AUDIE CORNISH, HOST:
These days, self publishing may be all the rage. Still, for many writers, the holy Grail remains a contract with one of the major publishing houses. And one possible shortcut into that world is being accepted into a prestigious MFA program in writing. But these elite programs have a history steeped in whiteness that can make writers of color feel unwelcome.
JUNOT DIAZ: Things have not kept up with the absolute transformation of our society.
CORNISH: That's best-selling author, Junot Diaz. He recently caused a stir when he blasted MFA programs for being too white in an article for The New Yorker. That led NPR's Lynn Neary to wonder just how racially diverse the publishing industry is. We'll hear about what she found today and tomorrow. Today, how writers of color cope with the whiteness of elite writing programs.
LYNN NEARY, BYLINE: MFA writing programs can be expensive and hard to get into, says Junot Diaz. But they can also be well worth the time and effort for a would-be writer.
DIAZ: It certainly ain't bad for you, you know, especially the more prestigious institution that you get attached. It creates all sorts of opportunities. An MFA program can be incredibly valuable.
NEARY: Diaz enrolled in a program at Cornell University 20 years ago. He doesn't think much has changed since then.
DIAZ: There's nothing about creative writing programs that I've seen that leads me to believe that, in general - that the diversity found at the institutional level even begins to equal the diversity, not only of our just country, but of our readerships.
NEARY: Around the same time Diaz was at Cornell, Lan Samantha Chang was a student at the Iowa Writers Workshop. Back then, the head of the program was writer Frank Conroy, who gave Chang some advice. If you don't want to be typecast, don't keep writing stories about Chinese-American characters. Chang didn't resent the advice, but she couldn't follow it.
LAN SAMANTHA CHANG: Because it was only by writing about Asian-American characters that I had been able to access whatever it was that made me write in the first place - that my voice was entirely driven by subject matter at that time in my life and that there was not way I could've written about anything else - that those were the stories I wanted to tell. And I was sort of - for better, for worse - stuck with my subject matter.
NEARY: Chang says she was still finding her own voice. And now that she's director of the Iowa Writers Workshop, she encourages young writers to do the same. Iowa is one of the oldest MFA writing programs, and before Chang, all of the directors were white men. The program is so respected, Chang says, they have to turn away some of the editors and agents who are eager to hunt for new talent there. Graduates of Iowa often become well-known writers or editors or teachers.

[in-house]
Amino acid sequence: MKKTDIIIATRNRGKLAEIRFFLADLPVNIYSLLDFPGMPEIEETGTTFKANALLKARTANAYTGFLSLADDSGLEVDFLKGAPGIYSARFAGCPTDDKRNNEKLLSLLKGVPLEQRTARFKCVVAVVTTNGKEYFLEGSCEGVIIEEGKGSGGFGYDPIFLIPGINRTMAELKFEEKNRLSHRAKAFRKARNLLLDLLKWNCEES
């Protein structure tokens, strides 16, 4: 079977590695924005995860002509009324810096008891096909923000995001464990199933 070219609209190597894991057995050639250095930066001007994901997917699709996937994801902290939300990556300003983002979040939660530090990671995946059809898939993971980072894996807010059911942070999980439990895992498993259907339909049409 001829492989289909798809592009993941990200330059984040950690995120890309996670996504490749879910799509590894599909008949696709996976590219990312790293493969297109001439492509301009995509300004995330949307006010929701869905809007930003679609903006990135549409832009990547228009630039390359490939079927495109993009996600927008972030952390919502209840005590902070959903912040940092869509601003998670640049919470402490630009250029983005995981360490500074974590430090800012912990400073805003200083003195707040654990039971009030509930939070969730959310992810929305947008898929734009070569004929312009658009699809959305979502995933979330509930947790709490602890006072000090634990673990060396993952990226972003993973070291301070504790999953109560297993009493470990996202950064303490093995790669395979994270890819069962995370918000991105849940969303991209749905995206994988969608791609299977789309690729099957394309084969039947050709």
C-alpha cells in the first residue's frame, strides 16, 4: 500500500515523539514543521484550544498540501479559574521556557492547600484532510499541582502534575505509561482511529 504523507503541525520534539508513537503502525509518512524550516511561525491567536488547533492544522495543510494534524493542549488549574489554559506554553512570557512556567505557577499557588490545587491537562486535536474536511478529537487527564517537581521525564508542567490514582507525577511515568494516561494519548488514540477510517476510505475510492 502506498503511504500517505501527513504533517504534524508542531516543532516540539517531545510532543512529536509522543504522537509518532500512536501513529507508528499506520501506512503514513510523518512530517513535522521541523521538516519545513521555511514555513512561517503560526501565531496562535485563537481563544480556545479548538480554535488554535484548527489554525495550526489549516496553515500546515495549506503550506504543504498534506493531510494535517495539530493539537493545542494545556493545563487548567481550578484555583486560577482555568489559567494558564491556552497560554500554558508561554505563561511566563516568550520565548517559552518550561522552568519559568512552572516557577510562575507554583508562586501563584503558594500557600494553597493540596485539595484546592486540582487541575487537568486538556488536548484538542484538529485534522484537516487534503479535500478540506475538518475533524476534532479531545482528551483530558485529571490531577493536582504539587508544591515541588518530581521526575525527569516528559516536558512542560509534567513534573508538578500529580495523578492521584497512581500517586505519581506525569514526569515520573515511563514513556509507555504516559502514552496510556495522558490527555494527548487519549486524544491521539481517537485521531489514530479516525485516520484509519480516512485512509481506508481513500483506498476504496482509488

CHANG: Because we're large - because we're the oldest - because we have such high quality students, the people who come to our program have a great impact on the conversation about literature that takes place after they leave.
NEARY: That conversation, says Chang, needs to reflect the world we live in. So she had made it a priority to attract more diverse students and faculty to her program. One young writer whose application got her attention about six years ago was Justin Torres.
CHANG: He said something like I'm a queer Latino writer, and he has this extraordinary talent. Justin got into a million MFA programs.
NEARY: And Chang was determined to woo Torres to Iowa. But he wasn't so sure.
JUSTIN TORRES: A lot of my kind of reservations and hesitations were about the diversity of the program and the diversity of the town. And I was, like, coming from Brooklyn as a queer Puerto Rican. And I was just nervous about what it would be like to, like, move to Iowa City. And sometimes it's just exhausting to go - and you're just like - if you just know you're going to go into a room of all middle class, straight white people. You're just automatically that other.
NEARY: Torres decided he might need his own support system in Iowa. So he convinced his close friend, African American writer Ayana Mathis, to move with him. The next year, Mathis got into the workshop, as well. Both say that Chang has done a lot to make the program more welcoming to people of color. Even so, both had moments of frustration. Mathis remembers a time when the class was discussing her work.